Entangling Alliances



In the late nineteenth century, the most powerful European countries maneuvered to create alliances. No single country dominated Europe at this time. Instead, several “Great Powers”—such as Russia, France, Germany, Great Britain, and Austria-Hungary—vied for the upper hand by making alliances with or against each other. Military defensive pacts and agreements, leaders thought, might tip the balance of power in their favor. Furthermore, alliances, they believed, would create peace through strength because an attack on one country would result in a massive response from its allies. This threat, the theory went, would deter attacks. In this way, the partnerships in Europe created a tense balance of power, like two equally strong sports teams facing off against each other. But the alliances might also transform a small crisis into a massive war by triggering a domino effect of countries promising to defend each other. Just before World War I, the Great Powers of Europe split into two main teams: The Triple Alliance (Austria-Hungary, Germany, and Italy) and the Triple Entente (Britain, France, and Russia).

The Triple Alliance (known as the Central Powers during the war) centered on a coalition in Central Europe of the biggest states with German speaking rulers, Germany and Austria-Hungary. When Prussia defeated Austria-Hungary in war in 1866, the new upstart Prussian state gained much respect from the old Habsburg monarchy in Vienna, Austria. Leaders from both countries soon saw the mutual benefit of aligning the two contiguous German-dominated countries. Italy also joined in hopes of taking territory from France. In 1882, the three states agreed to a defensive alliance in which members promised to support each other militarily if they were attacked. As a result, the Triple Alliance created an uninterrupted wall from the northern to the southern tip of Central Europe, from Germany to Austria-Hungary to Italy. When World War I began, Italy decided to break the alliance, but Turkey joined the newly named Central Powers.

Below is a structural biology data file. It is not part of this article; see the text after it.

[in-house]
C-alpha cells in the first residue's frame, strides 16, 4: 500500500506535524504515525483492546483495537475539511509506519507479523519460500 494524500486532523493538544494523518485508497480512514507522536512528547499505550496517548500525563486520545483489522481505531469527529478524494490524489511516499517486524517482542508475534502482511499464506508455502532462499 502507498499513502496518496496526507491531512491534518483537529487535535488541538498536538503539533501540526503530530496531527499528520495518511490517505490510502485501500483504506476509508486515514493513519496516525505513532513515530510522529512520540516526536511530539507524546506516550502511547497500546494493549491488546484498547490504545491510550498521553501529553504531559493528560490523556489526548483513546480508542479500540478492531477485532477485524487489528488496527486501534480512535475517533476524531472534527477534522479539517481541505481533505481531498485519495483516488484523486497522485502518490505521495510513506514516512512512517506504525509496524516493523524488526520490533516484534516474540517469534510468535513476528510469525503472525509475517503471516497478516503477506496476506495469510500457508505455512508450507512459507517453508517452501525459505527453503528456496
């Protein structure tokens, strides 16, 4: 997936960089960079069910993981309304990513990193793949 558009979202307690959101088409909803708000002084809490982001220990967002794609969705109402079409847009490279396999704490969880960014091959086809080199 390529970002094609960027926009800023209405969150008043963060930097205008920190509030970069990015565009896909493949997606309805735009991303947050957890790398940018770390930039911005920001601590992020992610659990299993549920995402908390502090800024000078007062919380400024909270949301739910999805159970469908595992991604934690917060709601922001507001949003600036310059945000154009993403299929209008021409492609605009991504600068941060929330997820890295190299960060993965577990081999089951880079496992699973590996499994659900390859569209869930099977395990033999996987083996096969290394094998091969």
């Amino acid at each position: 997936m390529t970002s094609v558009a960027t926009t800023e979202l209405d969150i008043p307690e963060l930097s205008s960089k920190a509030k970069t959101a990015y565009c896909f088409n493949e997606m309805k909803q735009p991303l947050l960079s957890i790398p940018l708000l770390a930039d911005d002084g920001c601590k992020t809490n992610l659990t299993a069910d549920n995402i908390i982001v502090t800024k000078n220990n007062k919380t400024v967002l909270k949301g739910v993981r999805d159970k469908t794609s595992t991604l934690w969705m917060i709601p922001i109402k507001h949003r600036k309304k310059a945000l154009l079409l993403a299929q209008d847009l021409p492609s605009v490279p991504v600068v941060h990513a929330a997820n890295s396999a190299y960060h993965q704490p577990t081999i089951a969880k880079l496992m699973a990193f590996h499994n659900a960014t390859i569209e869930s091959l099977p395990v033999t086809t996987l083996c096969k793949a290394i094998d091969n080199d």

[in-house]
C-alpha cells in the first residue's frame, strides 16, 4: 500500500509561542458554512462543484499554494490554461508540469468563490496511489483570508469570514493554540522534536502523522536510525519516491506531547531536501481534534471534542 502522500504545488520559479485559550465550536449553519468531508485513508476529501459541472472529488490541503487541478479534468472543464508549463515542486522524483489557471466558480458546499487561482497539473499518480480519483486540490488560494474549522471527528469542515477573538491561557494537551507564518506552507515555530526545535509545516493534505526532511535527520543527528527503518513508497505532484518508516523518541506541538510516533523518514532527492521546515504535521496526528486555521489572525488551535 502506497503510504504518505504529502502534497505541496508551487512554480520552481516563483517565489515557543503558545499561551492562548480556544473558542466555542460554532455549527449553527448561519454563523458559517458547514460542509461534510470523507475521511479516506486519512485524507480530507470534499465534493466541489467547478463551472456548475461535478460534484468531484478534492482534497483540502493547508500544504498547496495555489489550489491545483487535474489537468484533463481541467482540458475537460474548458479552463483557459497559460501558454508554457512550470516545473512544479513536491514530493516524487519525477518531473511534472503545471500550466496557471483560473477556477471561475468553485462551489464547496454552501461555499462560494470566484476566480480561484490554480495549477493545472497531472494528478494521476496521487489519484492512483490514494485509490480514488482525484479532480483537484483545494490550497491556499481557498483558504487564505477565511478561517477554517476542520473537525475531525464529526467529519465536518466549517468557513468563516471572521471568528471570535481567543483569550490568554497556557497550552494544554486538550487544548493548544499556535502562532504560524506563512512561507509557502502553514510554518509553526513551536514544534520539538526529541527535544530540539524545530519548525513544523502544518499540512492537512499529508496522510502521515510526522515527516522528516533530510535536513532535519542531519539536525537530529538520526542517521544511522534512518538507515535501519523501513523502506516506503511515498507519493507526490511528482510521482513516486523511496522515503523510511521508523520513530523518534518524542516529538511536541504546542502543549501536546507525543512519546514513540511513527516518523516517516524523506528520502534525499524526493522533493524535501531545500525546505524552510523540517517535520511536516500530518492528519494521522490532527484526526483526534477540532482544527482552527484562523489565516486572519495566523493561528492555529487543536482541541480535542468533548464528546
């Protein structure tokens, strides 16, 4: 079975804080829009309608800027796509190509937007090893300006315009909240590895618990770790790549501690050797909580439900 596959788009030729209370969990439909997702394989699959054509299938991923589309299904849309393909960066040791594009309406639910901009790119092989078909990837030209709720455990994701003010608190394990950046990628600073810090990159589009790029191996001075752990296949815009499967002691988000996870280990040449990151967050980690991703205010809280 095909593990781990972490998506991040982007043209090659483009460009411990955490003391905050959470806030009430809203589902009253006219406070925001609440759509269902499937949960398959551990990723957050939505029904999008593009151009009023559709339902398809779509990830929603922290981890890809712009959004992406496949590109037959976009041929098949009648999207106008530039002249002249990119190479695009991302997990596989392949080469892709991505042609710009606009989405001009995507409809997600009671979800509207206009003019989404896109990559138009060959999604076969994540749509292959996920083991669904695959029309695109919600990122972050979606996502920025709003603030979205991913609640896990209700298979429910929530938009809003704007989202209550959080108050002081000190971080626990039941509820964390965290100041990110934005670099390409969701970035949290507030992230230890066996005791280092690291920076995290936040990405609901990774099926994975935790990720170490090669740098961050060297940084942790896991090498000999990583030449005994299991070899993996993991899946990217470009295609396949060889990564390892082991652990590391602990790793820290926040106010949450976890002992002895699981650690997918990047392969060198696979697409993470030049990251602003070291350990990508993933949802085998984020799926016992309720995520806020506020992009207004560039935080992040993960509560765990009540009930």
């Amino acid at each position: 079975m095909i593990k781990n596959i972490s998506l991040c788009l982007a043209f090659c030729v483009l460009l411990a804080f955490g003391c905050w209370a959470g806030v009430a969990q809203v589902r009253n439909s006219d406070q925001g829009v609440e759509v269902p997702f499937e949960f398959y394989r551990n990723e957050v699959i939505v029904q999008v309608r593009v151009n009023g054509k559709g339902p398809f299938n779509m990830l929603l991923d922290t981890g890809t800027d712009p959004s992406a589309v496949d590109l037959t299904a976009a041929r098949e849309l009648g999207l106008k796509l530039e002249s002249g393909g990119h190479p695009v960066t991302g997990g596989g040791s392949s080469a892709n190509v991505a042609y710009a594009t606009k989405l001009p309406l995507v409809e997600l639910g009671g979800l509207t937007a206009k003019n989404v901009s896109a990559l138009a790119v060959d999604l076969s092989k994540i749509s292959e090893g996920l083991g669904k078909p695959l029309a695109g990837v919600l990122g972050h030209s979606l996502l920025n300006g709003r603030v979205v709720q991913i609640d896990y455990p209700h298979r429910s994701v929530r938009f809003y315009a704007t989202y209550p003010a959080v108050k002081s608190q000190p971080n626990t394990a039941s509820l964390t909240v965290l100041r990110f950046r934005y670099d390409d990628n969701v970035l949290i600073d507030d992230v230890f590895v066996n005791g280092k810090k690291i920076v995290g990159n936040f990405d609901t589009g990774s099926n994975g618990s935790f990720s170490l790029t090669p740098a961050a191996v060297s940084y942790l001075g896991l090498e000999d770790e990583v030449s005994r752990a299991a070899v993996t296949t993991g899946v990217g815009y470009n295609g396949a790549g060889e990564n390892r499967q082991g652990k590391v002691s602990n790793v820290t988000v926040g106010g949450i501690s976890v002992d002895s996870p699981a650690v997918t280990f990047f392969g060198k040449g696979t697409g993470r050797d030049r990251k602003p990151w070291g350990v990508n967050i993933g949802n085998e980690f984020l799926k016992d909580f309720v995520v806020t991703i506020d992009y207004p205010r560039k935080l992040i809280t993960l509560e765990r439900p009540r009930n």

The Triple Entente (known as the Allied Powers during the war) opposed the Triple Alliance and included Great Britain, France, and Russia. The British and French had been enemies for centuries and had a long history of wars against each other. As the nineteenth century came to a close, they nearly came to blows arguing over colonial territory in India and Africa. No wonder then that the British sat idly by and watched as Prussia soundly defeated and humiliated France in 1871. That military defeat taught the French that they needed an ally and they found a powerful one on the eastern border of Germany. Russia and France agreed to a military alliance in 1892. France would treat any attack on Russia as an attack on France, and visa versa. Despite French diplomatic attempts, the British would not agree to a similar defense pact with France. But the two countries looked past their old conflicts and signed an agreement of mutual understanding, or entente, in 1904 (Tuchman 6). It was not a military pact but it settled differences from the past, such as colonial disputes, and acknowledged that a special relationship existed between the two old rivals. German leaders were outraged that they had not been consulted and that Britain took sides with the French. In 1907, Britain made an agreement with another former foe, Russia, who had been a chief adversary during the Crimean War in the mid nineteenth century. Russia had also been recently humiliated in a war, this time with Japan, and was in need of friends. In this Anglo-Russian Convention, Britain agreed to give Russia control of northern Persia in exchange for Russia promising to allow the British to have a free hand in southern Persia and Afghanistan. The Triple Entente then was actually a series of interlocking agreements. After the war started, this alliance system became known simply as the Allied Powers and included Britain, France, Russia, Serbia, Belgium and Japan, and later the United States

The non-aligned status of some countries was important too. Belgium was not entangled in any military treaties. But, England convinced the great powers to agree in 1839 that Belgium would be forever an independent and neutral state, free of alliances. England, France, Prussia, Russia, and Austria all signed on. England promised to defend Belgium’s neutrality and the German’s were aware of this. Yet, the quickest, most efficient way for Germany to defeat France militarily would be to attack the area in between Belgium and Paris. So German military leaders designed a plan of attack straight through Belgium because they believed it was a military necessity. Germany could not fight a two front war against both France and Russia, two members of the Triple Entente. It would have to defeat France very quickly, as it did in the Franco-Prussian War in 1871, and then turn to commit all of its forces to fight Russia. Along the French-German border, France had built formidable defensive forts, but no such forts existed near the Belgium-French border. This was why the German war plan, written more than a decade before World War I, called for an invasion of France through Belgium.




Content by Vern Cleary    Design by Stephen Pinkerton